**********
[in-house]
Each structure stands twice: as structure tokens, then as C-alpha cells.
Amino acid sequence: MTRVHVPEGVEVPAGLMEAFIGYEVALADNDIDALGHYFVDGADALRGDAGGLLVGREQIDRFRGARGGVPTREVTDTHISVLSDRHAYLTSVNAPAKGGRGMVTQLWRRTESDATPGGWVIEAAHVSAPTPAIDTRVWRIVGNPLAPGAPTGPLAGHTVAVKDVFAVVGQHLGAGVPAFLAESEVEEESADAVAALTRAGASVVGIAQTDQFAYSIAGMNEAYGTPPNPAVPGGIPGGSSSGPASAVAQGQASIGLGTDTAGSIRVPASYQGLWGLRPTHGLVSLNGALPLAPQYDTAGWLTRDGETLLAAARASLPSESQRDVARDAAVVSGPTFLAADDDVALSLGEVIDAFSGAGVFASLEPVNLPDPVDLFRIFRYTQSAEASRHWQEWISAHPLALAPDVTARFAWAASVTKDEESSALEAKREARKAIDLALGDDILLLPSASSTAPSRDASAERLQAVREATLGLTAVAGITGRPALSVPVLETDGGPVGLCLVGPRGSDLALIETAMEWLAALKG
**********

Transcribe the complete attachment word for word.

[in-house]
Each structure stands twice: as structure tokens, then as C-alpha cells.
Amino acid sequence: MTRVHVPEGVEVPAGLMEAFIGYEVALADNDIDALGHYFVDGADALRGDAGGLLVGREQIDRFRGARGGVPTREVTDTHISVLSDRHAYLTSVNAPAKGGRGMVTQLWRRTESDATPGGWVIEAAHVSAPTPAIDTRVWRIVGNPLAPGAPTGPLAGHTVAVKDVFAVVGQHLGAGVPAFLAESEVEEESADAVAALTRAGASVVGIAQTDQFAYSIAGMNEAYGTPPNPAVPGGIPGGSSSGPASAVAQGQASIGLGTDTAGSIRVPASYQGLWGLRPTHGLVSLNGALPLAPQYDTAGWLTRDGETLLAAARASLPSESQRDVARDAAVVSGPTFLAADDDVALSLGEVIDAFSGAGVFASLEPVNLPDPVDLFRIFRYTQSAEASRHWQEWISAHPLALAPDVTARFAWAASVTKDEESSALEAKREARKAIDLALGDDILLLPSASSTAPSRDASAERLQAVREATLGLTAVAGITGRPALSVPVLETDGGPVGLCLVGPRGSDLALIETAMEWLAALKG